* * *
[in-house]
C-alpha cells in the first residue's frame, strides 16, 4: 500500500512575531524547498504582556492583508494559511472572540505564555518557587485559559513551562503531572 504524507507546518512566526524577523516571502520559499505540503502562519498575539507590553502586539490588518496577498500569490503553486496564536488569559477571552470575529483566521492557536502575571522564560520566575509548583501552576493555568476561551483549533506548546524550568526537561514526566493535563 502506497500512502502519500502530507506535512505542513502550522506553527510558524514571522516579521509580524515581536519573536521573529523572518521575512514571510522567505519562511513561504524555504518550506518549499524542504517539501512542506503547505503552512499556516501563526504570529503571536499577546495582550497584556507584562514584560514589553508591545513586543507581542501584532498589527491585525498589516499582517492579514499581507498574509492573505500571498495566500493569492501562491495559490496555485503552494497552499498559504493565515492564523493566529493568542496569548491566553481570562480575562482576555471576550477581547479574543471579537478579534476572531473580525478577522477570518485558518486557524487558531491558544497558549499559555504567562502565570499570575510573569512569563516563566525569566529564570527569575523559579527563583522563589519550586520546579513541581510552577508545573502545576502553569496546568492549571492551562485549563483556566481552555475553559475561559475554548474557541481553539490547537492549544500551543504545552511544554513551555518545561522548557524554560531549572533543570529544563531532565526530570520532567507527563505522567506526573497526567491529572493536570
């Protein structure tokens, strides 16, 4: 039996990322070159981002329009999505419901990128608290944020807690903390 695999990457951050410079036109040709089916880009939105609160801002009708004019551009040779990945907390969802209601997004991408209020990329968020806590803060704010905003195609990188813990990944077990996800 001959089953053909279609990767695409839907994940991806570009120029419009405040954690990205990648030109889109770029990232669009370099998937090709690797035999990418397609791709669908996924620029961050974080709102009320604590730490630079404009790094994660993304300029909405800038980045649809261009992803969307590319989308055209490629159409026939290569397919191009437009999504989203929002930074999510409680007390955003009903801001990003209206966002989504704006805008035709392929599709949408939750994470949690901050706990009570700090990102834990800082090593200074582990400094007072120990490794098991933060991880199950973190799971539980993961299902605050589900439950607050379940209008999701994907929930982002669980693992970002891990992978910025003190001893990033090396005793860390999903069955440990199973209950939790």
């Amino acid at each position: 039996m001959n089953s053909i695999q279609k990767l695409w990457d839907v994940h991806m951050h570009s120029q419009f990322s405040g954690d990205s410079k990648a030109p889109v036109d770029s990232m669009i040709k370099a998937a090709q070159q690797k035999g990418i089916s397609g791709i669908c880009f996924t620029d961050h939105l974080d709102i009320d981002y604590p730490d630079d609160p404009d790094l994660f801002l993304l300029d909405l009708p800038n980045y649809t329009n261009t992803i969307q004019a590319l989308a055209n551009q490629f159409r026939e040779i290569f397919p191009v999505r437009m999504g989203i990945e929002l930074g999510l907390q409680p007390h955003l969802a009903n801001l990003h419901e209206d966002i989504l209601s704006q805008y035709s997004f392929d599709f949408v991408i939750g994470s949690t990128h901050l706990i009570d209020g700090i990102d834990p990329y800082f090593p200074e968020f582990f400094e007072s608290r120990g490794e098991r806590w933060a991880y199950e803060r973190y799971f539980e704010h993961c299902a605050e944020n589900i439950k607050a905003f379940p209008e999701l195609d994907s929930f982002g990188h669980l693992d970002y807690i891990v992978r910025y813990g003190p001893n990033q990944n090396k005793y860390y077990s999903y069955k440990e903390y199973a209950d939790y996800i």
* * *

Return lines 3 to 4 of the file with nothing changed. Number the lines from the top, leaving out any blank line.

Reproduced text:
């Protein structure tokens, strides 16, 4: 039996990322070159981002329009999505419901990128608290944020807690903390 695999990457951050410079036109040709089916880009939105609160801002009708004019551009040779990945907390969802209601997004991408209020990329968020806590803060704010905003195609990188813990990944077990996800 001959089953053909279609990767695409839907994940991806570009120029419009405040954690990205990648030109889109770029990232669009370099998937090709690797035999990418397609791709669908996924620029961050974080709102009320604590730490630079404009790094994660993304300029909405800038980045649809261009992803969307590319989308055209490629159409026939290569397919191009437009999504989203929002930074999510409680007390955003009903801001990003209206966002989504704006805008035709392929599709949408939750994470949690901050706990009570700090990102834990800082090593200074582990400094007072120990490794098991933060991880199950973190799971539980993961299902605050589900439950607050379940209008999701994907929930982002669980693992970002891990992978910025003190001893990033090396005793860390999903069955440990199973209950939790």
């Amino acid at each position: 039996m001959n089953s053909i695999q279609k990767l695409w990457d839907v994940h991806m951050h570009s120029q419009f990322s405040g954690d990205s410079k990648a030109p889109v036109d770029s990232m669009i040709k370099a998937a090709q070159q690797k035999g990418i089916s397609g791709i669908c880009f996924t620029d961050h939105l974080d709102i009320d981002y604590p730490d630079d609160p404009d790094l994660f801002l993304l300029d909405l009708p800038n980045y649809t329009n261009t992803i969307q004019a590319l989308a055209n551009q490629f159409r026939e040779i290569f397919p191009v999505r437009m999504g989203i990945e929002l930074g999510l907390q409680p007390h955003l969802a009903n801001l990003h419901e209206d966002i989504l209601s704006q805008y035709s997004f392929d599709f949408v991408i939750g994470s949690t990128h901050l706990i009570d209020g700090i990102d834990p990329y800082f090593p200074e968020f582990f400094e007072s608290r120990g490794e098991r806590w933060a991880y199950e803060r973190y799971f539980e704010h993961c299902a605050e944020n589900i439950k607050a905003f379940p209008e999701l195609d994907s929930f982002g990188h669980l693992d970002y807690i891990v992978r910025y813990g003190p001893n990033q990944n090396k005793y860390y077990s999903y069955k440990e903390y199973a209950d939790y996800i």